The District of Columbia will need at least two extra years to repay a $66 million loan from the U.S. Treasury as the result of the City Council's vote to remove two controversial provisions from an unemployment compensation reform bill, an official of the program said yesterday.
In a victory for organized labor and a setback for the city's business community, the Council voted Tuesday against proposals to deny jobless benefits to workers who quit jobs without good reason and to those fired for gross misconduct.
The Metropolitan Washington Board of Trade, the city's leading employer organization wanted to bar unwarranted and are paid entirely from taxes imposed on employers.
The board sought the restrictions as its price for supporting a new $15 million a year surtax on payrolls, designed to replay the $66 million Treasury loan.
If the restrictions on benefits were enacted, the loan would be paid by 1982, officials estimated. William V. Wilkerson, executive director of the D.C. Unemployment Compensation Board, said that without the restrictions, at least two years would elapse berfore repayment is completed with proceeds from the new surtax.
The council's action Tuesday night was preliminary. The measure will be presented of a final vote May 2.
John R. Tydings, executive vice president for the Board of Trade, said "we're very supset by what the council did." He said the issue had been "badly's distorted by the rhetoric" voiced by council members.
Tyding said the trade group wanted the restrictions enforced "so the fund will be solvent for deserving employes." He added that a board committee will meet next week to decide its position on final passage of the bill.
Organized labor and the Board of Trade seemed close to agreement on the restriction in February, when the measure was approved by the council's committee on employment and economic development, headed by Wilhelmina Rolark (D-Ward 8).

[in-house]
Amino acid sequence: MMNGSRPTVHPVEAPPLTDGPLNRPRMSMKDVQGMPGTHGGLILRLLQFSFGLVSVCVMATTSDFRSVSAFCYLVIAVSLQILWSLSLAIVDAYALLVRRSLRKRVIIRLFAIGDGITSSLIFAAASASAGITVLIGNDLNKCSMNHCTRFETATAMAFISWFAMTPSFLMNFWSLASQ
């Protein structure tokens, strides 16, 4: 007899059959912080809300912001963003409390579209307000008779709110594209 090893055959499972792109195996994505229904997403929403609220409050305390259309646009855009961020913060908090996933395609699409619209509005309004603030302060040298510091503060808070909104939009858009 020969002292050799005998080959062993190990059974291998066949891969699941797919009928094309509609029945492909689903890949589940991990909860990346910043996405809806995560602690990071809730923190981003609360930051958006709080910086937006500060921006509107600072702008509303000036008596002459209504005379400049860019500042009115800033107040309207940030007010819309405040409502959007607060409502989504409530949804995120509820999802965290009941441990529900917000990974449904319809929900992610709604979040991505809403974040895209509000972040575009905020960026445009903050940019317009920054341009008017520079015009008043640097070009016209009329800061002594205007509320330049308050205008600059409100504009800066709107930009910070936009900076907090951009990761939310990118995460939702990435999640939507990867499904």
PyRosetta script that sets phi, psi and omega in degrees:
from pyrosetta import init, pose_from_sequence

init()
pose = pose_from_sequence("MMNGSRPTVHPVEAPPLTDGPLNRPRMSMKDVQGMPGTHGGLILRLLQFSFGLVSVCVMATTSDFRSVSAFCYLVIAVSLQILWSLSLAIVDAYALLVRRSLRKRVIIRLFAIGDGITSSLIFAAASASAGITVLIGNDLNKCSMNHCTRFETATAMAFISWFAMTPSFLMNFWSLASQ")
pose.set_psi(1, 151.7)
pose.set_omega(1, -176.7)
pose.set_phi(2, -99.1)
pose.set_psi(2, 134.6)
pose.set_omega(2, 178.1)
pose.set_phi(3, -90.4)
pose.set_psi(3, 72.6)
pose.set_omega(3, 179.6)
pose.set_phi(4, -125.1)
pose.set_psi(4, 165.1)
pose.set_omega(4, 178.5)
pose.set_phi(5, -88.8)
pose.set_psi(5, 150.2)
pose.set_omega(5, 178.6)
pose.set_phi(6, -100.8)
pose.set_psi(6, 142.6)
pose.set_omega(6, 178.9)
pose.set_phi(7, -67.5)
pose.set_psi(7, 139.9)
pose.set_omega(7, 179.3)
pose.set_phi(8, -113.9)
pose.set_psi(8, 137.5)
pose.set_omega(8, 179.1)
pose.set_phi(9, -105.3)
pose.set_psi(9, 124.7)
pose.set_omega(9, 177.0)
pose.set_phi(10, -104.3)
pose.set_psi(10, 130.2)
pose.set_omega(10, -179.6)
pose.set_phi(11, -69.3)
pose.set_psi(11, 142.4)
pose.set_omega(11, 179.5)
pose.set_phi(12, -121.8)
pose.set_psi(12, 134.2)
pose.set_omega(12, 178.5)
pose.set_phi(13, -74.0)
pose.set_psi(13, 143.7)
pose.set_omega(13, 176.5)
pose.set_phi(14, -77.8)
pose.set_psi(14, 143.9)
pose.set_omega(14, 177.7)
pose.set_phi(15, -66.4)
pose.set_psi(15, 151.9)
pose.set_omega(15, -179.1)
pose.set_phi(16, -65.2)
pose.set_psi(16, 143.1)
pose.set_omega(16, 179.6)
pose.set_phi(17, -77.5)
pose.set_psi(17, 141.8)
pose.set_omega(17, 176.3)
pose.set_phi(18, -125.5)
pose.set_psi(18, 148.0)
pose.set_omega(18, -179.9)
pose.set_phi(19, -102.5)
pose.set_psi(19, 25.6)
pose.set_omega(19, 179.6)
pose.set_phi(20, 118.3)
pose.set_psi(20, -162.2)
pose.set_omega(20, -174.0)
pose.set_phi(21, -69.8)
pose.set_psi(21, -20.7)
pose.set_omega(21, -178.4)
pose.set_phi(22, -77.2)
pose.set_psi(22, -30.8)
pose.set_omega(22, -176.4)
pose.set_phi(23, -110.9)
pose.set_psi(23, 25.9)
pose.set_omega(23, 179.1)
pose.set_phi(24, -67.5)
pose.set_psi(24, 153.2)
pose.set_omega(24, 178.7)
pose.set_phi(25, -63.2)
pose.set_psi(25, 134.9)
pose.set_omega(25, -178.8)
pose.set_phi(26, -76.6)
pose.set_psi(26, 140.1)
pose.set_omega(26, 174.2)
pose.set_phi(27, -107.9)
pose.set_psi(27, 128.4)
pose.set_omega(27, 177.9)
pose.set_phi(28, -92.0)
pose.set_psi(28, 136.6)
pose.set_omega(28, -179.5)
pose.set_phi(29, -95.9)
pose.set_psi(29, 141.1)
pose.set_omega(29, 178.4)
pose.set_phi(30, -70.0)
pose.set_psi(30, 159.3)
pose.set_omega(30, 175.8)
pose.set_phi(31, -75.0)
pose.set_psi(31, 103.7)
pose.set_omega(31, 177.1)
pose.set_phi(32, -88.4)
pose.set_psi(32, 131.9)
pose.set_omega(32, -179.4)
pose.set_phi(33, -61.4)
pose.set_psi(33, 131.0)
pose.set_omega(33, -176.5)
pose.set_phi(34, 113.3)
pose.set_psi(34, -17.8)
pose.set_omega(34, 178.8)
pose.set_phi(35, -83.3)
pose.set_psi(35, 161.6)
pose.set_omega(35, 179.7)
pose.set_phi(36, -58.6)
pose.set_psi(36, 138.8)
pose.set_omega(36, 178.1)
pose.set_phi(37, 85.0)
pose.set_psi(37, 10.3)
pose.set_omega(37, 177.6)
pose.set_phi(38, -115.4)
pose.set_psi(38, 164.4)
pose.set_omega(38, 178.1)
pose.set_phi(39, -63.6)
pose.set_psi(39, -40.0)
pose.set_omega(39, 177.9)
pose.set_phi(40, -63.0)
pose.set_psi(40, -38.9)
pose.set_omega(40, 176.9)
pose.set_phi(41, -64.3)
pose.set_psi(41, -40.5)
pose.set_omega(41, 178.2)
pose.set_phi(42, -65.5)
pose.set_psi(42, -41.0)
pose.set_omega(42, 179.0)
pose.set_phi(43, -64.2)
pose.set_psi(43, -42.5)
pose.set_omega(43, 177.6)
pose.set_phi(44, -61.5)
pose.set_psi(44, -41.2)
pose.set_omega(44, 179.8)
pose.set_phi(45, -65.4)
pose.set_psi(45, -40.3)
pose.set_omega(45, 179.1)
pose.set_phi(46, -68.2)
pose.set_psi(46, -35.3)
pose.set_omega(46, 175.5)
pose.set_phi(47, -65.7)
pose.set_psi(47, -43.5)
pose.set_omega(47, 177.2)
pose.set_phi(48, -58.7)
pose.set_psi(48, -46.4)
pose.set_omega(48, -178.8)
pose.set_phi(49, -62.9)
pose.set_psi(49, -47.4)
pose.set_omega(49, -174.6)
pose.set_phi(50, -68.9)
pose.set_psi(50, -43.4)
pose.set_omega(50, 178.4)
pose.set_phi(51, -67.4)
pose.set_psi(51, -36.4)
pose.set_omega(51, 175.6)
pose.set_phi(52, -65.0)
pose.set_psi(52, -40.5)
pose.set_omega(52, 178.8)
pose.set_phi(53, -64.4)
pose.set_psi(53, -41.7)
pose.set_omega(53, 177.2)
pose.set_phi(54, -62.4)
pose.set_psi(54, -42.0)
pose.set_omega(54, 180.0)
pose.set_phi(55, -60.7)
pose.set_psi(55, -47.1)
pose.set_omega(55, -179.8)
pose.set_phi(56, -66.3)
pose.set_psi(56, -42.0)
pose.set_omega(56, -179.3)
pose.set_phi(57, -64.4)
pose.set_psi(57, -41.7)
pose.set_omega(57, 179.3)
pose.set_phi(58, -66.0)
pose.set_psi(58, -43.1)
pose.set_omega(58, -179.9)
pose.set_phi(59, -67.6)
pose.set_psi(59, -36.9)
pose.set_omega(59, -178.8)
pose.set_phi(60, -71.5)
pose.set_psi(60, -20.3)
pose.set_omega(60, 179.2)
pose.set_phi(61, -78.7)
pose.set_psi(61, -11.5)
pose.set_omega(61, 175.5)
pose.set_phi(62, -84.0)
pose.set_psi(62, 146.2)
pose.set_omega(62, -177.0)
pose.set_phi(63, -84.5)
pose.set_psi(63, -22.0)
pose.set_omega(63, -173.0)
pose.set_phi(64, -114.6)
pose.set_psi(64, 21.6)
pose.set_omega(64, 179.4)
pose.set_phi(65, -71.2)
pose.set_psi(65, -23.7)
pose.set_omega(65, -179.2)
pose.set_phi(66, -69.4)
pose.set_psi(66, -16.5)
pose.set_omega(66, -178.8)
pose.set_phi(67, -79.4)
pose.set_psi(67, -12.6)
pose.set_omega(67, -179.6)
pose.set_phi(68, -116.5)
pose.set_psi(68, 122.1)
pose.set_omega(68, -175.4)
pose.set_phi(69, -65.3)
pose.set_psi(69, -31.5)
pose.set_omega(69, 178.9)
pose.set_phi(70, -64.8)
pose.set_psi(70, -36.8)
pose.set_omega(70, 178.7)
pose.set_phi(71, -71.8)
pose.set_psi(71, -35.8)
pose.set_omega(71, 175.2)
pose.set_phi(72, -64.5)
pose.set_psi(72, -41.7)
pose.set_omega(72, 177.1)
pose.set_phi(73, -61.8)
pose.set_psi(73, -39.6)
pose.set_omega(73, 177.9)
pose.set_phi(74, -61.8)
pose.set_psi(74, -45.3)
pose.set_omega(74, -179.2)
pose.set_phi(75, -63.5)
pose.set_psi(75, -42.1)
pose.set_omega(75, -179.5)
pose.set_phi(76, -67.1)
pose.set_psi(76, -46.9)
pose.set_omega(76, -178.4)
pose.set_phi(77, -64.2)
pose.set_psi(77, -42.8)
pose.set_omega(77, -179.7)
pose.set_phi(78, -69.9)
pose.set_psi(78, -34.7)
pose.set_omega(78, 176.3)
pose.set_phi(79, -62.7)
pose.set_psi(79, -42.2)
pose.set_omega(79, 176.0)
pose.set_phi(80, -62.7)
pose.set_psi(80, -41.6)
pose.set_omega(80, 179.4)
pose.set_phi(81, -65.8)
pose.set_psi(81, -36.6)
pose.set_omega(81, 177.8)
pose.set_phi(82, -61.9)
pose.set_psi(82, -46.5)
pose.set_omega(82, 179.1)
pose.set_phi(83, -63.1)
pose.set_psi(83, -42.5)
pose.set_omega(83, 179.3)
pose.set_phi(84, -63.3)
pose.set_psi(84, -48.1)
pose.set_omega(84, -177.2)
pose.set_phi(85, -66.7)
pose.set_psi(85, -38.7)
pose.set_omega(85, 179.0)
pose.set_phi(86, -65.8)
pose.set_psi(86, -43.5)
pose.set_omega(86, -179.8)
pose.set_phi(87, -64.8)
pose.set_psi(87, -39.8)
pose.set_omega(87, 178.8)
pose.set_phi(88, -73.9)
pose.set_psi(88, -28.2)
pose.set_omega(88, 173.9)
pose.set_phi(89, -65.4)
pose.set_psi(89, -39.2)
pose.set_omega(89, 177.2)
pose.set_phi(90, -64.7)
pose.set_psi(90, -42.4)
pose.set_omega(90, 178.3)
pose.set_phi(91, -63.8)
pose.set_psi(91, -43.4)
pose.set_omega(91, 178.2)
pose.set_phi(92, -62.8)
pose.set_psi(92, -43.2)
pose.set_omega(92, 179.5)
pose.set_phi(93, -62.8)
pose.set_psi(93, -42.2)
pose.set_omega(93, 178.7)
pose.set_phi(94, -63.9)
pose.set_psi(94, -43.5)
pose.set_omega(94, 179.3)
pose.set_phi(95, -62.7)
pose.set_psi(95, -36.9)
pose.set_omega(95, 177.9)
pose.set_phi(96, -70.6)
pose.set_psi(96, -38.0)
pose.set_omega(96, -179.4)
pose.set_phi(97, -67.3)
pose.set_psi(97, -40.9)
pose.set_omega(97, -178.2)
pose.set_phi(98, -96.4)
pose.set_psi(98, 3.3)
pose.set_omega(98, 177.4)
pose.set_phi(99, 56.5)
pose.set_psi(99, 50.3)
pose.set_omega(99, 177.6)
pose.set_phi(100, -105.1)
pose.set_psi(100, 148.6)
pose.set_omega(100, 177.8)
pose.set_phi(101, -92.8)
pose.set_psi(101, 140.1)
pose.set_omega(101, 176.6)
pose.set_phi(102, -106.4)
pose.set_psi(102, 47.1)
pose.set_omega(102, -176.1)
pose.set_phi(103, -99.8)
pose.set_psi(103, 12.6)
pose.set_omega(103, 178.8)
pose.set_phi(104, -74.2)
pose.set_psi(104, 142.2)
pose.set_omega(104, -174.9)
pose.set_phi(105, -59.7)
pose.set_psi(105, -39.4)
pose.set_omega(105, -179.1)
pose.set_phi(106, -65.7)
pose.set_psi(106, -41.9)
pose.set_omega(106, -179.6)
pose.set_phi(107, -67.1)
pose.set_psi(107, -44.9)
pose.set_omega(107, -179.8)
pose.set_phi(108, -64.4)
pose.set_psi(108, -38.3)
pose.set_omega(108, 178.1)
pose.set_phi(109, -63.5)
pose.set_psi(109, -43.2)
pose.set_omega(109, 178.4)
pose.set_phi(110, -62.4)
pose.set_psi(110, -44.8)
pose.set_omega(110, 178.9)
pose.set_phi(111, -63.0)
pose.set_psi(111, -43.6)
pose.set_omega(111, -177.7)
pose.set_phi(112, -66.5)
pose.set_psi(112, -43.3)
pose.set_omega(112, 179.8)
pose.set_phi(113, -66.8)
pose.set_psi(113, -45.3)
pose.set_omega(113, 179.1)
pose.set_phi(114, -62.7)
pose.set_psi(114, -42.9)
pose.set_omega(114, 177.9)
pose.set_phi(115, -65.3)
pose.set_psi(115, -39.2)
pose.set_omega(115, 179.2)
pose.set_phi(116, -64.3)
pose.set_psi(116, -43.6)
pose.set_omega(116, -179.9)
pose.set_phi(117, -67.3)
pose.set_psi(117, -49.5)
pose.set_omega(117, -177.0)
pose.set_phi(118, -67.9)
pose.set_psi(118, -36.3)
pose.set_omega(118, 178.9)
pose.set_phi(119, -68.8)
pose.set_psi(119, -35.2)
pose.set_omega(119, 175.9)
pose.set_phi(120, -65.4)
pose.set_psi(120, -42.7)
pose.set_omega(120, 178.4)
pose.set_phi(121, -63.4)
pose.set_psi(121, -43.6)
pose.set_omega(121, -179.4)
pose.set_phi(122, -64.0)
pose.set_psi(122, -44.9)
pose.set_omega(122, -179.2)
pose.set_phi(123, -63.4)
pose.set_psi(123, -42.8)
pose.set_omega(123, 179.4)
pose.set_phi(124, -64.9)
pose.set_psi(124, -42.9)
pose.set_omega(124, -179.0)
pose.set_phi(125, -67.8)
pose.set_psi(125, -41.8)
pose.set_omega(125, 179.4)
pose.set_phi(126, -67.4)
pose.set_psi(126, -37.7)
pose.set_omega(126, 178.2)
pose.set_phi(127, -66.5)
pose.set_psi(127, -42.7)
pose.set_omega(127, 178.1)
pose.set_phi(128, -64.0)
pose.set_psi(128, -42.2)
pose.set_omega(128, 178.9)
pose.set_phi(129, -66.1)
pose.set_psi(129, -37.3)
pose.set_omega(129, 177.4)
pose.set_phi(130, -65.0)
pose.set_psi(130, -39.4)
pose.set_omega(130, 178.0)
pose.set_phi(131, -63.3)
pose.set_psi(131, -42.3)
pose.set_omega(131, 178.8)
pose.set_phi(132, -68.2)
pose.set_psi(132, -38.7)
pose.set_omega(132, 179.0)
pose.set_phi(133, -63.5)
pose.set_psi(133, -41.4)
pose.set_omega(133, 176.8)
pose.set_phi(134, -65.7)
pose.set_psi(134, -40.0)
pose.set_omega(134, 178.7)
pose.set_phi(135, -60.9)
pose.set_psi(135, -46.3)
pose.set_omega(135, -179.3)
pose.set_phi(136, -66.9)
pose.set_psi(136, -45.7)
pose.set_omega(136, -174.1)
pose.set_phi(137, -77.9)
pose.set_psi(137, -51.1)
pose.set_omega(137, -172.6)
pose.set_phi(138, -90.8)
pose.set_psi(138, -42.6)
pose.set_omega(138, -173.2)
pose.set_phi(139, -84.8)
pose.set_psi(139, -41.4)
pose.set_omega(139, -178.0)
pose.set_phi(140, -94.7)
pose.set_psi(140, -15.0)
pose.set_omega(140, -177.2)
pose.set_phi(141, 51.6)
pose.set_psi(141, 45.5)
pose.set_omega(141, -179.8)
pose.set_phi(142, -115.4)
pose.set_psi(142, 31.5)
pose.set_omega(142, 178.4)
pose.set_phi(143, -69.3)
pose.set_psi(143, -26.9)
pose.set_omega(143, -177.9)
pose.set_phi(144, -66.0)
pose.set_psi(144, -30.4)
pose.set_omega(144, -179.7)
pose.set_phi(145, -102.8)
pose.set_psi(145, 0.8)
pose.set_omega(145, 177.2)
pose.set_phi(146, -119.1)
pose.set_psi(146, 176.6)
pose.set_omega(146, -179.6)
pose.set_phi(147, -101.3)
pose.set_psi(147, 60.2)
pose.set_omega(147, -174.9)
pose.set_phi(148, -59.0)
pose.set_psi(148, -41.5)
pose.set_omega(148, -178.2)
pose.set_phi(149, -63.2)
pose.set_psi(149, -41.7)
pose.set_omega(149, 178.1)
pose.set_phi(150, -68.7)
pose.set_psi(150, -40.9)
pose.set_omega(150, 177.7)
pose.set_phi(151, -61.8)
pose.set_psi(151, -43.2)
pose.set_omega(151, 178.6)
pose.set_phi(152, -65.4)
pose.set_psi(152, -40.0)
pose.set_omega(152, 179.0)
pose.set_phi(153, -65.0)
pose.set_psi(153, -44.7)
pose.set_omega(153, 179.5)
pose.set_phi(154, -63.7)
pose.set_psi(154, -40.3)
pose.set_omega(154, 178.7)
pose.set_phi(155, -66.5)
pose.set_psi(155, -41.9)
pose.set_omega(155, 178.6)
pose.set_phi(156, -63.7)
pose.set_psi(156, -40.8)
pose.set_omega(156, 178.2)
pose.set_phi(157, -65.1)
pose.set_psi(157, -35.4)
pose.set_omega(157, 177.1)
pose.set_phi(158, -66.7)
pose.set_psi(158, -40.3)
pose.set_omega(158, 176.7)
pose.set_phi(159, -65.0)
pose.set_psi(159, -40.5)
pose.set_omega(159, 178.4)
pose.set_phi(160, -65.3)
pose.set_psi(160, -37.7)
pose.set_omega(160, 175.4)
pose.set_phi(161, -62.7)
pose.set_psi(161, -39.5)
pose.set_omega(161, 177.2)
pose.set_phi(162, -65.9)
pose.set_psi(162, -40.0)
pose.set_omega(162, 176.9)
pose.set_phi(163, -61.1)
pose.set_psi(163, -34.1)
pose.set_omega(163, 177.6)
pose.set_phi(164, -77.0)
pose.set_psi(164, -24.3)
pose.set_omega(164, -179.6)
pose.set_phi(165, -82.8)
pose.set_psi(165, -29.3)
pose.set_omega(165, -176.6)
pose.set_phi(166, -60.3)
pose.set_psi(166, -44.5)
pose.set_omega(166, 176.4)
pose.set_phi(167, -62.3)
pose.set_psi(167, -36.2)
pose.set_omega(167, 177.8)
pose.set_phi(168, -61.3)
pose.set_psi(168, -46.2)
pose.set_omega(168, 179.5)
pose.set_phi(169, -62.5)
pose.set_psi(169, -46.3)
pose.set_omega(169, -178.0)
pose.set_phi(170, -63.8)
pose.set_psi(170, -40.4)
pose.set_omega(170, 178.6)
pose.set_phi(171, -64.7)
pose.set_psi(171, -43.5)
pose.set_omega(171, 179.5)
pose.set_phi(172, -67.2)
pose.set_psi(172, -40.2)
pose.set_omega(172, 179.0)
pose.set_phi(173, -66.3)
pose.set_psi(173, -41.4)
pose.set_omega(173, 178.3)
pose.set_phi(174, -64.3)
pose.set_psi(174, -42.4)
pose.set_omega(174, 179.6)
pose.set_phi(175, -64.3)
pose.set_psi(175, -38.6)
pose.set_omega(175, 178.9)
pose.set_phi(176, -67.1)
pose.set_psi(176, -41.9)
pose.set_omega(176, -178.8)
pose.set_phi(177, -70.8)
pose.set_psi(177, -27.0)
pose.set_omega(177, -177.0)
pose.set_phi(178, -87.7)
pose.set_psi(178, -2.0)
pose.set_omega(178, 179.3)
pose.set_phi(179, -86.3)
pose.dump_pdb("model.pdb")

Such restrictions are in force in 25 states, including Maryland and Virginia.
However, organized labor, led by Local 25 of the Hotel and Restaurant Workers Union, took a militant stand in oppostion, contending the restrictions would give employers a punitive weapon against workers. The union conducted intensive lobbying and packed both the council chamber and the hallway outside the chamber at Tuesday evening's meeting.
Rolark, saying she had a change of heart, attempted to postpone consideration of the bill, provoking catcalls from union members anxious to see the restrictions killed outright. Marion Barry (D-At Large) objected to the postponement, forcing immediate action.
Douglas E. Moore (D-At Large) moved to eliminate the restriction against those who quit jobs without good reason. The motion was approved, 10 to 2, with Polly Shackleton (D-Ward 3) and John A. Wilson (D-Ward 2) in opposition.
Moore's second motion, to eliminate the restriction on payments to those fired for gross misconduct, was approved 8 to 4, with Barry, Shakleton, Arrington Dixon (D-Ward 4) and Willie J. Hardy (R-At Large) was absent.
With the restrictions tentatively removed, the bill now is substantially the same as it was proposed last year by Mayor Walter E. Washington, who is expected to announce his candidacy for reelection soon.
The mayor's operatives took no apparent role in the council's maneuvering. But the night after the council voted, the mayor appeared before a membership meeting of the Hotel and Restaurant Workers Union and praised the decision.